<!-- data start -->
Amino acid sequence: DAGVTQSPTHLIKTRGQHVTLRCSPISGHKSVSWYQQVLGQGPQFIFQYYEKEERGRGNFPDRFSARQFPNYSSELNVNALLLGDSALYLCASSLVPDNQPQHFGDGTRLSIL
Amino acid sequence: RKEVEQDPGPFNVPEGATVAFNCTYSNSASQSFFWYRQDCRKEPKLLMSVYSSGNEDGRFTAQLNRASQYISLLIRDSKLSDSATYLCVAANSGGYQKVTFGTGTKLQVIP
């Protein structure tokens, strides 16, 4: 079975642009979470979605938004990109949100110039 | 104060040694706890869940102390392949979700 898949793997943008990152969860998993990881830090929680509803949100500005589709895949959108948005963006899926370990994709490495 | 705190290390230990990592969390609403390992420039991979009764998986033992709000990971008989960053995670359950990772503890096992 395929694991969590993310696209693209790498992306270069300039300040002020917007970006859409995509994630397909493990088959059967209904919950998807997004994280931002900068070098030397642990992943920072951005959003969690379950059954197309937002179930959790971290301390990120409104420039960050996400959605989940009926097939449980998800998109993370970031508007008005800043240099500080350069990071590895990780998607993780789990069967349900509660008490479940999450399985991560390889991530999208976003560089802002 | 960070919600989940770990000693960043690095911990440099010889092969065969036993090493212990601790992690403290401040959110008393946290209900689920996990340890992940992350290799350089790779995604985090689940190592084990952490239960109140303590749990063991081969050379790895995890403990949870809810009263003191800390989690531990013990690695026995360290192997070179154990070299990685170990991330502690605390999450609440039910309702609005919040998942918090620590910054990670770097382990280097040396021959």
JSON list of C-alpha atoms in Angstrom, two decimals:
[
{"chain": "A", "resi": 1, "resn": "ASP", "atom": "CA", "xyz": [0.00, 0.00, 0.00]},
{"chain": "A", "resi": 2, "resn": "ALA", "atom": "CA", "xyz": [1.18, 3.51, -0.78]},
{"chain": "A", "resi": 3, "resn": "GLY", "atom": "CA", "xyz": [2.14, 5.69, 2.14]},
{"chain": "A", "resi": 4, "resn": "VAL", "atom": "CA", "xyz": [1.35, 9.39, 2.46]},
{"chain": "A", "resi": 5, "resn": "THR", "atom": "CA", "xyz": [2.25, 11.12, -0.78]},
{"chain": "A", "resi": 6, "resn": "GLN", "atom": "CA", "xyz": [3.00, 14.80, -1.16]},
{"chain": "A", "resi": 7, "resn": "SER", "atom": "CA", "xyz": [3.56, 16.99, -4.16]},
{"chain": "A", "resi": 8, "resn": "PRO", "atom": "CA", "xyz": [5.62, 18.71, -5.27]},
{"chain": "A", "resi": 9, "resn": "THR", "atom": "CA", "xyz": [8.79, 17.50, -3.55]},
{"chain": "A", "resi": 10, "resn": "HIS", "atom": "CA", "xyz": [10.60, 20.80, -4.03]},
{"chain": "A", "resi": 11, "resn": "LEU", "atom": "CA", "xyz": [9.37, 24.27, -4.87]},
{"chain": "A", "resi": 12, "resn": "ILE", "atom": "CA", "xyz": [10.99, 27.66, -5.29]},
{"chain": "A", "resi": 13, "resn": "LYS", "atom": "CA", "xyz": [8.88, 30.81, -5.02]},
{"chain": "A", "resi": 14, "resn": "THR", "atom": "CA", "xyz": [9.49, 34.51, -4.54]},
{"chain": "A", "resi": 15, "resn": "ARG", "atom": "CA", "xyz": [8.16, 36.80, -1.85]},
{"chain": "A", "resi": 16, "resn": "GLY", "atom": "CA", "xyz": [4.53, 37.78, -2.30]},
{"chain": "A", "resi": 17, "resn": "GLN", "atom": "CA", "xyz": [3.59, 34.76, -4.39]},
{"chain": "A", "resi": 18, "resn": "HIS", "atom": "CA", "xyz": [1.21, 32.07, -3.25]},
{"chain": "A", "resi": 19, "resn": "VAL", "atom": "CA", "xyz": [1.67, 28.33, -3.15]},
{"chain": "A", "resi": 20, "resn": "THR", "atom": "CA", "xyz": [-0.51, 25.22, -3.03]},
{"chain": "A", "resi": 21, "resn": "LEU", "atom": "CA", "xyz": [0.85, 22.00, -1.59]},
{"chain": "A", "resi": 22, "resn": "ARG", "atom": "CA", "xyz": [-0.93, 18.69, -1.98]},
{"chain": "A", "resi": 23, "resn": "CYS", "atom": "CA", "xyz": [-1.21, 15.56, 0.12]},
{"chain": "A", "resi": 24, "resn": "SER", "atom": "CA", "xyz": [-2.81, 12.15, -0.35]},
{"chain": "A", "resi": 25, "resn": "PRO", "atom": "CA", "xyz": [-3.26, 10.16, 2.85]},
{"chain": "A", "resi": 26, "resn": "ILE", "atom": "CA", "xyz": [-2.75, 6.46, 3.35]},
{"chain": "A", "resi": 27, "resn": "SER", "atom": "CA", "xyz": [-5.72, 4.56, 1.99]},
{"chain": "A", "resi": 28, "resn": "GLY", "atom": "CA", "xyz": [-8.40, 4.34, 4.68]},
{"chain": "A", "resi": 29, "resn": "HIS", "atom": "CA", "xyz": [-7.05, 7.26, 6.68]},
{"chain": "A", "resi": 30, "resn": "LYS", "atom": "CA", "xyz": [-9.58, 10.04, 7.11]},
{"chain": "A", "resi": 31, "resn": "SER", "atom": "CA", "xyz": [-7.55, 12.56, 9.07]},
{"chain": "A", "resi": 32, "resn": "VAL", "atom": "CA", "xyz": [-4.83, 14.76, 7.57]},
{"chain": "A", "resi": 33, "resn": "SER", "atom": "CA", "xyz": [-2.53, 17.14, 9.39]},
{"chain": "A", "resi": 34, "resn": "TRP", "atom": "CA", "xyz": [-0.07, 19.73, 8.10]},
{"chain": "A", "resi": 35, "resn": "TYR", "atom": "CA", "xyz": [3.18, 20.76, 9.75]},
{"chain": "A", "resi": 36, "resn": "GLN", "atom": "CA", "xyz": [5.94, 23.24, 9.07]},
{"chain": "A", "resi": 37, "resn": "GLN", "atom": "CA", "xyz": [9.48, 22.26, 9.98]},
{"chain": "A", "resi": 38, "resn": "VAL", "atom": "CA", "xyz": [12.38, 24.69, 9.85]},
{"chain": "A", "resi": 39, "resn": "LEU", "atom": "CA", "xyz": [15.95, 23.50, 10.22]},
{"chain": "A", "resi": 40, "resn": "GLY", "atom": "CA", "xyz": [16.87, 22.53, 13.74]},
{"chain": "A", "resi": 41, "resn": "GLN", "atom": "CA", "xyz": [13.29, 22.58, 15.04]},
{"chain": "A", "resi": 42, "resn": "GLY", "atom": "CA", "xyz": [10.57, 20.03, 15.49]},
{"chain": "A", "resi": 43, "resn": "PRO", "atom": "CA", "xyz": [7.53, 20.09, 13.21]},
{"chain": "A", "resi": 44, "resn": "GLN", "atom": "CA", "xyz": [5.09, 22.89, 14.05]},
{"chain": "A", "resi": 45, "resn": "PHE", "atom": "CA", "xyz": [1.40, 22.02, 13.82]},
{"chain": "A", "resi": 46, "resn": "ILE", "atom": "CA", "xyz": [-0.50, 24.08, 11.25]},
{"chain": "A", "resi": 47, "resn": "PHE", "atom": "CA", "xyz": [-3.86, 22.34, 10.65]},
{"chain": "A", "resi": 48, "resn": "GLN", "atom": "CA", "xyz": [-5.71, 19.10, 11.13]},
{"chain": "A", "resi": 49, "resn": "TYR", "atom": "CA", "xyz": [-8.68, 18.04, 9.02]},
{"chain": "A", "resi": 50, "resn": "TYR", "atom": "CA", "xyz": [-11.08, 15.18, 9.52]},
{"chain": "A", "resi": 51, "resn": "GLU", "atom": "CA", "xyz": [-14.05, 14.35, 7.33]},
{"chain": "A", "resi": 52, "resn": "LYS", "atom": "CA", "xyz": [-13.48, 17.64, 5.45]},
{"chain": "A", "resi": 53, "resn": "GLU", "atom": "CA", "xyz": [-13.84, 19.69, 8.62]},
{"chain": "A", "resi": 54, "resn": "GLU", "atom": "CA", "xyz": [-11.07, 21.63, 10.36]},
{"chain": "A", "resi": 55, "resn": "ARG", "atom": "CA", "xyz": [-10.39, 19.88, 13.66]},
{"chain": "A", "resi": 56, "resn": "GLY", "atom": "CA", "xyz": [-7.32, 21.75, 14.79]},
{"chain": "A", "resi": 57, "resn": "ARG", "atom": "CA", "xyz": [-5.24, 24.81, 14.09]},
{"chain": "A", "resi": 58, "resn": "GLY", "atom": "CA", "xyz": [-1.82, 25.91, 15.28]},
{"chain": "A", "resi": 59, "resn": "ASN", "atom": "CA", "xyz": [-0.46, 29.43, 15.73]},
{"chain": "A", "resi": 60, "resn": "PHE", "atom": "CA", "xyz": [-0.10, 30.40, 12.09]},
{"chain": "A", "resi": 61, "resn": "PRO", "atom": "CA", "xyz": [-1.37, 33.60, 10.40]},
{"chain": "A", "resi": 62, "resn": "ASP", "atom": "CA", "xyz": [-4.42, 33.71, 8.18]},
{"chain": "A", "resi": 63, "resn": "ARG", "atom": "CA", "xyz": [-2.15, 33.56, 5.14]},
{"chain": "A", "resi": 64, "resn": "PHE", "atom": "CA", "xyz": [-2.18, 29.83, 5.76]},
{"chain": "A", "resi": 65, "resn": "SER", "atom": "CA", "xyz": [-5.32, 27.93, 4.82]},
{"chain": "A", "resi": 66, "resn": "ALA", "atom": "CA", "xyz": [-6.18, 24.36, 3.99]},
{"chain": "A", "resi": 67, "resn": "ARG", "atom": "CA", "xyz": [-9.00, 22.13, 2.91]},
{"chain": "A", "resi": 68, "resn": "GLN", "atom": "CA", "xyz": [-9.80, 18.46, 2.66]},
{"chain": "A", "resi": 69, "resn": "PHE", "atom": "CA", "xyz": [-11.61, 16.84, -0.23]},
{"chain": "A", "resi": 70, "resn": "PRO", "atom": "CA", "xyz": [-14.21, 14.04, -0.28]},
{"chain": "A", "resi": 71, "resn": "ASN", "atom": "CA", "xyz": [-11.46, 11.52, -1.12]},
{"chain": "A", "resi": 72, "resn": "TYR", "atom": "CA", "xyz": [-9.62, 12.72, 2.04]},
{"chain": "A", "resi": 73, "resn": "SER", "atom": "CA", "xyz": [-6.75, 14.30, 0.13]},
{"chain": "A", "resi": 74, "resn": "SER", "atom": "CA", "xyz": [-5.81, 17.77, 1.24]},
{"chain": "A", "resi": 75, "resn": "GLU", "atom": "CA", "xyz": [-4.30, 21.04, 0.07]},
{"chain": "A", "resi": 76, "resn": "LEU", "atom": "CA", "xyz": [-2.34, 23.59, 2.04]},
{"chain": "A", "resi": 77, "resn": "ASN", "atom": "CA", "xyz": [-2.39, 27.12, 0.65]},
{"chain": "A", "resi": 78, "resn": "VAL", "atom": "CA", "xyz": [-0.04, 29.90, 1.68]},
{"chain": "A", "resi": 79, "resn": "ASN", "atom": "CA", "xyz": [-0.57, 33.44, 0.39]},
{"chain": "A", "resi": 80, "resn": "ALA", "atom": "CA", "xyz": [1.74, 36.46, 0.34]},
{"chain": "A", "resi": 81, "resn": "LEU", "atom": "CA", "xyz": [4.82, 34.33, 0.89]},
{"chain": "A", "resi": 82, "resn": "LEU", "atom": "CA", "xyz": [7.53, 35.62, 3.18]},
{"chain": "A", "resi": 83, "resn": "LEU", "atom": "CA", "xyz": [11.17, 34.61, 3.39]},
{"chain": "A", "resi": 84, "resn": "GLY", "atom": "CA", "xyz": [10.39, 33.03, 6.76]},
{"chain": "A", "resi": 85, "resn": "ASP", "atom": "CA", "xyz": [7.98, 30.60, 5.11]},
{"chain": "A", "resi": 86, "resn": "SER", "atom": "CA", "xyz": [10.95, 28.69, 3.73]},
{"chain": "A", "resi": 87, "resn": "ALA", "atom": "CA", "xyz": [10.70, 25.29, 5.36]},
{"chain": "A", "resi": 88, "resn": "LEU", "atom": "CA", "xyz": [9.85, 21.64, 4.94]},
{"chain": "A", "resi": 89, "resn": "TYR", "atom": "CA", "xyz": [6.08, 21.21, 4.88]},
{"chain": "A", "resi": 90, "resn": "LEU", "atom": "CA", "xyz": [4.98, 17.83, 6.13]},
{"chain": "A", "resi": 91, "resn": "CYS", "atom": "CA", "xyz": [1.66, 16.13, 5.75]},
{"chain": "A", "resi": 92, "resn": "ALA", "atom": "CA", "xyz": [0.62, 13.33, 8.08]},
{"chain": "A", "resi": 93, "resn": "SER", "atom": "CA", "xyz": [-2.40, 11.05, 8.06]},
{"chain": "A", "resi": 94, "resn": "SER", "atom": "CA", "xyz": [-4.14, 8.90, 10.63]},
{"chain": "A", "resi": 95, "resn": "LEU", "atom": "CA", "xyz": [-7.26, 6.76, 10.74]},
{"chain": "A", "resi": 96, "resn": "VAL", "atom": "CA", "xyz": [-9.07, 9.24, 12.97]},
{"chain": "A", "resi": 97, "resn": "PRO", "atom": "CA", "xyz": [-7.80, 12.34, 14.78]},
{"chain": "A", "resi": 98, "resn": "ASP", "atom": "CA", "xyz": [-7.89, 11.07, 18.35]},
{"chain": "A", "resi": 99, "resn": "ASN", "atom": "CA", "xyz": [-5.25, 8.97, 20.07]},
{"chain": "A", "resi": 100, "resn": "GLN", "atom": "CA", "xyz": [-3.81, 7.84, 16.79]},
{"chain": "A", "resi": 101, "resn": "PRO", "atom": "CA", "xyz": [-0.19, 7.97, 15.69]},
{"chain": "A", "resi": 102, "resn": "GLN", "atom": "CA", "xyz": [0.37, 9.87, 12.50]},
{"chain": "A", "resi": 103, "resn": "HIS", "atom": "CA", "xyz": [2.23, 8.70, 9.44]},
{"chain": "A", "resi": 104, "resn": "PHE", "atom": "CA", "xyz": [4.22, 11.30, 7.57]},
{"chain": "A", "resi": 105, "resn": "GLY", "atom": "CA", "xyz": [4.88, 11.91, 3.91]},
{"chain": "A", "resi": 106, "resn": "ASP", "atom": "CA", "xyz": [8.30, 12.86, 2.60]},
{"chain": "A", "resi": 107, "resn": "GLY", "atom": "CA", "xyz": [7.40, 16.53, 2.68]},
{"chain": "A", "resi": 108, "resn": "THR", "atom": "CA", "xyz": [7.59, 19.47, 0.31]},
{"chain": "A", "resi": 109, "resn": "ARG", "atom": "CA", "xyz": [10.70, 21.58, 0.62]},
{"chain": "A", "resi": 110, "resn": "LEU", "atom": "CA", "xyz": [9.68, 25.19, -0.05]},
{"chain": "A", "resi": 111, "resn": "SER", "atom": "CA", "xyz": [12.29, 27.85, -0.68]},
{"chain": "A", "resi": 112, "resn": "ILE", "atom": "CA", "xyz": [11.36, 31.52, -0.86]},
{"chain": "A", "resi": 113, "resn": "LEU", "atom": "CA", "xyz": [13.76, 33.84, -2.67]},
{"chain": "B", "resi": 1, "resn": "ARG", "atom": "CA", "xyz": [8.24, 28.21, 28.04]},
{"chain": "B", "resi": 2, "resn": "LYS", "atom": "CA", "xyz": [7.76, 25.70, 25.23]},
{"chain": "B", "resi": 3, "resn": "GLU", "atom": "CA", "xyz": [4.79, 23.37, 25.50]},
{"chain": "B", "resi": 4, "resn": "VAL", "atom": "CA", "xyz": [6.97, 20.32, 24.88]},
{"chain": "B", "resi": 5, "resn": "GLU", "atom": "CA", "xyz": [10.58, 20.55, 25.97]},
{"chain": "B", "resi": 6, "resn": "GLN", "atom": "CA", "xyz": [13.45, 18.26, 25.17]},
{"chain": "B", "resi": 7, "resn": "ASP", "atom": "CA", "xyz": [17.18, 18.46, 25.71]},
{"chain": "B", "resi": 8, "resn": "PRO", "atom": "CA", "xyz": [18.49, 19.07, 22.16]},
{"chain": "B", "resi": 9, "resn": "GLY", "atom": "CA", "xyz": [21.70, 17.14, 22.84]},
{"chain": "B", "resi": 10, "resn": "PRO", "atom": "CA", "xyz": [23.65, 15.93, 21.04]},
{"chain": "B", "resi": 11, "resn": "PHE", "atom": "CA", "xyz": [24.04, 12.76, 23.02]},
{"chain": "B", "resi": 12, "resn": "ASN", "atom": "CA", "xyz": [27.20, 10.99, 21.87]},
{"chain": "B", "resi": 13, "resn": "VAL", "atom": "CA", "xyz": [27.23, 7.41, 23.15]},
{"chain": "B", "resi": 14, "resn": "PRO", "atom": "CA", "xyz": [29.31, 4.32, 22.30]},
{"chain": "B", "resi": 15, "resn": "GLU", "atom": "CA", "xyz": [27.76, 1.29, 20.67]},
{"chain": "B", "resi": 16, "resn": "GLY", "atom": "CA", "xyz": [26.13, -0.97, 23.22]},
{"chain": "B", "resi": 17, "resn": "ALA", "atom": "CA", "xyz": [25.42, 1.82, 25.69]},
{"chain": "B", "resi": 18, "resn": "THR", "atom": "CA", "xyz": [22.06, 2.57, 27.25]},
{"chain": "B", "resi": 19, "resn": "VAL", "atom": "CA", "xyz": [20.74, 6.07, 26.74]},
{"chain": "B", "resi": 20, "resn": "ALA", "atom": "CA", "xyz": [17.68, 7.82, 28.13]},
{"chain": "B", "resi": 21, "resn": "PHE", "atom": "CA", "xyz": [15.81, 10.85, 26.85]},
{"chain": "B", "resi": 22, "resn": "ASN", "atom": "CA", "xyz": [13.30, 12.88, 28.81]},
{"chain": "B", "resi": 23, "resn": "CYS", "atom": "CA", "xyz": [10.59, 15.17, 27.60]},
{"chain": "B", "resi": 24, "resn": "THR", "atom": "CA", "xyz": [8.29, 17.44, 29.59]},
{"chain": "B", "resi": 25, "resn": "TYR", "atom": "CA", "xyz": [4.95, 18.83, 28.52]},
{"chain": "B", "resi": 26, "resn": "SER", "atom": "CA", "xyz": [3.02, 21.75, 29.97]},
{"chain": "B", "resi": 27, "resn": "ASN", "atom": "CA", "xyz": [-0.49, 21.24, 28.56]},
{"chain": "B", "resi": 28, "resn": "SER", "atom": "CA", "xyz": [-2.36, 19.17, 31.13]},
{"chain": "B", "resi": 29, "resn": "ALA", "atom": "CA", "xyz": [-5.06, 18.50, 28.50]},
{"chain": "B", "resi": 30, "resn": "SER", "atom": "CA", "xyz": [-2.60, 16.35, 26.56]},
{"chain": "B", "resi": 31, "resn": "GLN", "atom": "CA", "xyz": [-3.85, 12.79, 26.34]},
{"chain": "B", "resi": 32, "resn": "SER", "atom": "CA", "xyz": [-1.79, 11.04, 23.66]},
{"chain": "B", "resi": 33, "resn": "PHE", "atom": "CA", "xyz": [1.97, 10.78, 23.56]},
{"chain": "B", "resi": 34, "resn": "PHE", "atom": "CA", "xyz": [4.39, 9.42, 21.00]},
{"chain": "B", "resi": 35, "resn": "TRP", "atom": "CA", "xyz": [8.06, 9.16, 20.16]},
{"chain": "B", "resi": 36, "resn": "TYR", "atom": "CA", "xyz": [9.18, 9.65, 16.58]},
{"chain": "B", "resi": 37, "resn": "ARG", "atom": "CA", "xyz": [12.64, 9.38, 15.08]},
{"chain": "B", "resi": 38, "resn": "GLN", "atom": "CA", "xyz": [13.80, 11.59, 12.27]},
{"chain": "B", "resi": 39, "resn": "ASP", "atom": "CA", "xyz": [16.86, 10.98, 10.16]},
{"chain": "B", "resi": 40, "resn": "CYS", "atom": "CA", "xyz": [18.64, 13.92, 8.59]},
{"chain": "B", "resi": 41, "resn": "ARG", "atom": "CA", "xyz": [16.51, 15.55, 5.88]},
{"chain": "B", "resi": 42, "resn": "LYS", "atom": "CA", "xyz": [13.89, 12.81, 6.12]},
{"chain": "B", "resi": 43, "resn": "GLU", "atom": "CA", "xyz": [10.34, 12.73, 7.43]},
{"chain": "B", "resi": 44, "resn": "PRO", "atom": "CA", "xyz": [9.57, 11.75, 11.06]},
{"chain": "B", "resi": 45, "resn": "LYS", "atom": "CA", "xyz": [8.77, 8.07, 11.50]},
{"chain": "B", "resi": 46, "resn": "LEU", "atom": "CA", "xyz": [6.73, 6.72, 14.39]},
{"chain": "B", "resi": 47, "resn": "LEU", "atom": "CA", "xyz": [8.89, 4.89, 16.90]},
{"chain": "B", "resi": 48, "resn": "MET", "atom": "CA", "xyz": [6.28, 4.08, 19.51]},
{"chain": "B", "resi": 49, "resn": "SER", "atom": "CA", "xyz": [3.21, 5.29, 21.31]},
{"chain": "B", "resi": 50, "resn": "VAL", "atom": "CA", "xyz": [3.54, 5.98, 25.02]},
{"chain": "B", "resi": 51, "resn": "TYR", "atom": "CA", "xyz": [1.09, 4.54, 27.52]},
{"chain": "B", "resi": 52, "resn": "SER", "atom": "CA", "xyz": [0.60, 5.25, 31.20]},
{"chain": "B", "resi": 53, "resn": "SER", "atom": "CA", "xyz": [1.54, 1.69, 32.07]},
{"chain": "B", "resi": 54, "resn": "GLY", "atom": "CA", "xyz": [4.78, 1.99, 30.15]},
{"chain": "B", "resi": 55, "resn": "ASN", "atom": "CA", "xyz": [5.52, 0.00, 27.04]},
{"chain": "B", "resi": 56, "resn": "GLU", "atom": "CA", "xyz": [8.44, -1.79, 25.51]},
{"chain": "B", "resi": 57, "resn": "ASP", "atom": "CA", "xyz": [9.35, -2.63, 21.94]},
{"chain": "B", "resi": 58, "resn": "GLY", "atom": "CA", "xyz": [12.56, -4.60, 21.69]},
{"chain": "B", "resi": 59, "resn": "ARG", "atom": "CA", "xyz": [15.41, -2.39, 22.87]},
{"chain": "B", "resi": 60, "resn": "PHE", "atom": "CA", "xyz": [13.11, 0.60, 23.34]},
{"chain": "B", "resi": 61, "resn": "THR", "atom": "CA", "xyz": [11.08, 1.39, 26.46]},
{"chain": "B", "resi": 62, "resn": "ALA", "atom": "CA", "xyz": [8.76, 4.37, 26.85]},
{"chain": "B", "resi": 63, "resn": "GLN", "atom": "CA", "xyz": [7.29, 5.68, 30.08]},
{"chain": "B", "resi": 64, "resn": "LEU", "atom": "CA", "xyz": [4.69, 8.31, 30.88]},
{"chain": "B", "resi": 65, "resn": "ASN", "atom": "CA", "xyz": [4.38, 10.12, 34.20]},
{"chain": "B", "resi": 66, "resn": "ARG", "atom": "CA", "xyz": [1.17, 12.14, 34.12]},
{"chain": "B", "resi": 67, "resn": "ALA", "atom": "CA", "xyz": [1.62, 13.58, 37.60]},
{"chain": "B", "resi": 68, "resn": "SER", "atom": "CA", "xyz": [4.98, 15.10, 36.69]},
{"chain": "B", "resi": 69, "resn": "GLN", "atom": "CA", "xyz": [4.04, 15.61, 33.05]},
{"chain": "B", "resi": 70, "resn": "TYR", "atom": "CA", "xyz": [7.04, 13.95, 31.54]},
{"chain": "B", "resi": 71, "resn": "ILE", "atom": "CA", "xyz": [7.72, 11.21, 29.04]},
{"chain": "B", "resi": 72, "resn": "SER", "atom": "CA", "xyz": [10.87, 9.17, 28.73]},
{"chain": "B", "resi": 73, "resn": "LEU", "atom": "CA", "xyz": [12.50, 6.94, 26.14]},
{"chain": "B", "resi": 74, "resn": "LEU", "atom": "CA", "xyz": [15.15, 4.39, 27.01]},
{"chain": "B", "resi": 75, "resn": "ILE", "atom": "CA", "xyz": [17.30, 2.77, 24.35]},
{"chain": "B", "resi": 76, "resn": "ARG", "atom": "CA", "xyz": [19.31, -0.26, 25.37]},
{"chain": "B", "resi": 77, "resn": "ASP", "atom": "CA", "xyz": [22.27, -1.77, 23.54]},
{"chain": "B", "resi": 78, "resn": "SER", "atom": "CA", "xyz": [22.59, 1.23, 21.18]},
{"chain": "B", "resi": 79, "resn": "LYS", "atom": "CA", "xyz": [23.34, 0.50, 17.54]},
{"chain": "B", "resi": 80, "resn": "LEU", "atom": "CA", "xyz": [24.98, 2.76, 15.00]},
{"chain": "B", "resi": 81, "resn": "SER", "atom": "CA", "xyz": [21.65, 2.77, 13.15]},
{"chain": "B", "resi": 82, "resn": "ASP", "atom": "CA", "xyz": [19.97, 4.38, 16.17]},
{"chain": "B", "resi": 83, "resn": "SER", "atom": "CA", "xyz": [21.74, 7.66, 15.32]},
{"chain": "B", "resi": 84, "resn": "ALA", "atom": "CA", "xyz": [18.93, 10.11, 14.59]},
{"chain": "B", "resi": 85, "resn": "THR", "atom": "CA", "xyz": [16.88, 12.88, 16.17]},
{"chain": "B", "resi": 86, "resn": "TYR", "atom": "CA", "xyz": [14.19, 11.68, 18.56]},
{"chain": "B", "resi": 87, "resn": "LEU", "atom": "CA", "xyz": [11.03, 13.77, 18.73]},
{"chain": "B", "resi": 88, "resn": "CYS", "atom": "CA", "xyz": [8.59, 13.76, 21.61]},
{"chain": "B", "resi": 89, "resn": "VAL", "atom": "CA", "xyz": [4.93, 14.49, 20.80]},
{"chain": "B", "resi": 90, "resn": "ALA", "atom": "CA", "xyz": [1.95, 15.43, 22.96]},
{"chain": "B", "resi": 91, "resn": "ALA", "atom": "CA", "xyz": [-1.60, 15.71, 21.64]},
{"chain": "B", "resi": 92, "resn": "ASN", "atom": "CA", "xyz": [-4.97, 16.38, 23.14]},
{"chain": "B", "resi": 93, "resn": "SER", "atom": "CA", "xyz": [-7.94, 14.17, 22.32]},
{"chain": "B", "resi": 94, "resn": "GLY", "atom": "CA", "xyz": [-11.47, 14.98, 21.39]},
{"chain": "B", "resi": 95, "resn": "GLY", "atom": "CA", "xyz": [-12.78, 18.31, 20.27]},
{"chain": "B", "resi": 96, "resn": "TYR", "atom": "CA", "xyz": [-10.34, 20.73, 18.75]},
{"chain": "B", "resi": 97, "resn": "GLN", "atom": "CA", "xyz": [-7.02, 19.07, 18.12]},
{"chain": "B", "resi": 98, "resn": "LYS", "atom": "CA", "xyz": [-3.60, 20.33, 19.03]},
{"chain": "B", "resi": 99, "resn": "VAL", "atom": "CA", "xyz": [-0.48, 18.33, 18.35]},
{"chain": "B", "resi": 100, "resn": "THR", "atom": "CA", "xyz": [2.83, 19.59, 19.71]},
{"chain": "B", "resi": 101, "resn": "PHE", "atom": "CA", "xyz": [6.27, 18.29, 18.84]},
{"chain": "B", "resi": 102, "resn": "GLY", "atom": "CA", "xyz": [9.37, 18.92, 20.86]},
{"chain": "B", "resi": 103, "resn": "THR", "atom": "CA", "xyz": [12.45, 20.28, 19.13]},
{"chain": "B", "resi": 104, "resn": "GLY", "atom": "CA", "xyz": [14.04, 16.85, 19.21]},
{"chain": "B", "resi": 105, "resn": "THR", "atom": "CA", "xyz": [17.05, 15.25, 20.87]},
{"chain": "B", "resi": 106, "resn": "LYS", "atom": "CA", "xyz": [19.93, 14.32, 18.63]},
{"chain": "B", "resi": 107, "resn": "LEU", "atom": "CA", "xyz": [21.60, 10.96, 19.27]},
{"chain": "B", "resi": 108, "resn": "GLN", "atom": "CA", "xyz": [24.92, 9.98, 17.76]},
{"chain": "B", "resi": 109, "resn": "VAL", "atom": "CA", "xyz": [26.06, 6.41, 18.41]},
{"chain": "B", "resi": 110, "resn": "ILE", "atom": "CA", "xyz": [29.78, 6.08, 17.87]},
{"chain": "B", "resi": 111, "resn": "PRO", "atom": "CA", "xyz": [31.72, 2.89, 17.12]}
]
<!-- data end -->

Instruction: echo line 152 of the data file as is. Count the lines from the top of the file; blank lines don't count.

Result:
{"chain": "B", "resi": 34, "resn": "PHE", "atom": "CA", "xyz": [4.39, 9.42, 21.00]},